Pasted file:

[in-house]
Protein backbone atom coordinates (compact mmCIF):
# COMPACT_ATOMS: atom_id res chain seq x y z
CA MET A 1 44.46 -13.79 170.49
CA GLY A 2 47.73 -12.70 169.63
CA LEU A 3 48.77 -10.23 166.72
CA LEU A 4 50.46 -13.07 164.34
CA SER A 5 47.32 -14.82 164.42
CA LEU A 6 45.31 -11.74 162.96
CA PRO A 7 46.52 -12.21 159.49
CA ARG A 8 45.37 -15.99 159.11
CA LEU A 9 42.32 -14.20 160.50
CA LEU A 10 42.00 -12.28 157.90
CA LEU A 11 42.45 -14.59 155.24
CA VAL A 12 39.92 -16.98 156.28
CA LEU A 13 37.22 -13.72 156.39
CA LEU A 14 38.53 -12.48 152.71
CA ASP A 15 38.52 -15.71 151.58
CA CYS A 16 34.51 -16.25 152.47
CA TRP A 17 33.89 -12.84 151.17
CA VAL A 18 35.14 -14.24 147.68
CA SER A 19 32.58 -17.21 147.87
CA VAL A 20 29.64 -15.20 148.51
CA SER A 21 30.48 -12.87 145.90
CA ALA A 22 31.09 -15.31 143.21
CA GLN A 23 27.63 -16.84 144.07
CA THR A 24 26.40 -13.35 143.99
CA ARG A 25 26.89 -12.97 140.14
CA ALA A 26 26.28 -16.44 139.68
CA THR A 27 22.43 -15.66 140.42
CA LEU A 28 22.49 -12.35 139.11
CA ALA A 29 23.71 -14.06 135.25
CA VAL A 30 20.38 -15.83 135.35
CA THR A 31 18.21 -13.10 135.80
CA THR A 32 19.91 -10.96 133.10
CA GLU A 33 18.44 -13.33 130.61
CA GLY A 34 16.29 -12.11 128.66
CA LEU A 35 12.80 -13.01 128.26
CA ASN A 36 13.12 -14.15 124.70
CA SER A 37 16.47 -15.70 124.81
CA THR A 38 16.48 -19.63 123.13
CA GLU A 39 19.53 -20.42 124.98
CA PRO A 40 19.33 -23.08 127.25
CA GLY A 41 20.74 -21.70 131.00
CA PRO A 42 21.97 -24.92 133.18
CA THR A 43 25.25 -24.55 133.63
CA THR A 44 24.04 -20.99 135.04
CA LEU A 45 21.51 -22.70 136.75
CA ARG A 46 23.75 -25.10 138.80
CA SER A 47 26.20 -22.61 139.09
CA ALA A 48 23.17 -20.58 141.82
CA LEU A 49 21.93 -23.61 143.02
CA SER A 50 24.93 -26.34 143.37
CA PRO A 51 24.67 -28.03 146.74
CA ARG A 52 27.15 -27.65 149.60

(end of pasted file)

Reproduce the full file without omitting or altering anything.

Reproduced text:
[in-house]
Protein backbone atom coordinates (compact mmCIF):
# COMPACT_ATOMS: atom_id res chain seq x y z
CA MET A 1 44.46 -13.79 170.49
CA GLY A 2 47.73 -12.70 169.63
CA LEU A 3 48.77 -10.23 166.72
CA LEU A 4 50.46 -13.07 164.34
CA SER A 5 47.32 -14.82 164.42
CA LEU A 6 45.31 -11.74 162.96
CA PRO A 7 46.52 -12.21 159.49
CA ARG A 8 45.37 -15.99 159.11
CA LEU A 9 42.32 -14.20 160.50
CA LEU A 10 42.00 -12.28 157.90
CA LEU A 11 42.45 -14.59 155.24
CA VAL A 12 39.92 -16.98 156.28
CA LEU A 13 37.22 -13.72 156.39
CA LEU A 14 38.53 -12.48 152.71
CA ASP A 15 38.52 -15.71 151.58
CA CYS A 16 34.51 -16.25 152.47
CA TRP A 17 33.89 -12.84 151.17
CA VAL A 18 35.14 -14.24 147.68
CA SER A 19 32.58 -17.21 147.87
CA VAL A 20 29.64 -15.20 148.51
CA SER A 21 30.48 -12.87 145.90
CA ALA A 22 31.09 -15.31 143.21
CA GLN A 23 27.63 -16.84 144.07
CA THR A 24 26.40 -13.35 143.99
CA ARG A 25 26.89 -12.97 140.14
CA ALA A 26 26.28 -16.44 139.68
CA THR A 27 22.43 -15.66 140.42
CA LEU A 28 22.49 -12.35 139.11
CA ALA A 29 23.71 -14.06 135.25
CA VAL A 30 20.38 -15.83 135.35
CA THR A 31 18.21 -13.10 135.80
CA THR A 32 19.91 -10.96 133.10
CA GLU A 33 18.44 -13.33 130.61
CA GLY A 34 16.29 -12.11 128.66
CA LEU A 35 12.80 -13.01 128.26
CA ASN A 36 13.12 -14.15 124.70
CA SER A 37 16.47 -15.70 124.81
CA THR A 38 16.48 -19.63 123.13
CA GLU A 39 19.53 -20.42 124.98
CA PRO A 40 19.33 -23.08 127.25
CA GLY A 41 20.74 -21.70 131.00
CA PRO A 42 21.97 -24.92 133.18
CA THR A 43 25.25 -24.55 133.63
CA THR A 44 24.04 -20.99 135.04
CA LEU A 45 21.51 -22.70 136.75
CA ARG A 46 23.75 -25.10 138.80
CA SER A 47 26.20 -22.61 139.09
CA ALA A 48 23.17 -20.58 141.82
CA LEU A 49 21.93 -23.61 143.02
CA SER A 50 24.93 -26.34 143.37
CA PRO A 51 24.67 -28.03 146.74
CA ARG A 52 27.15 -27.65 149.60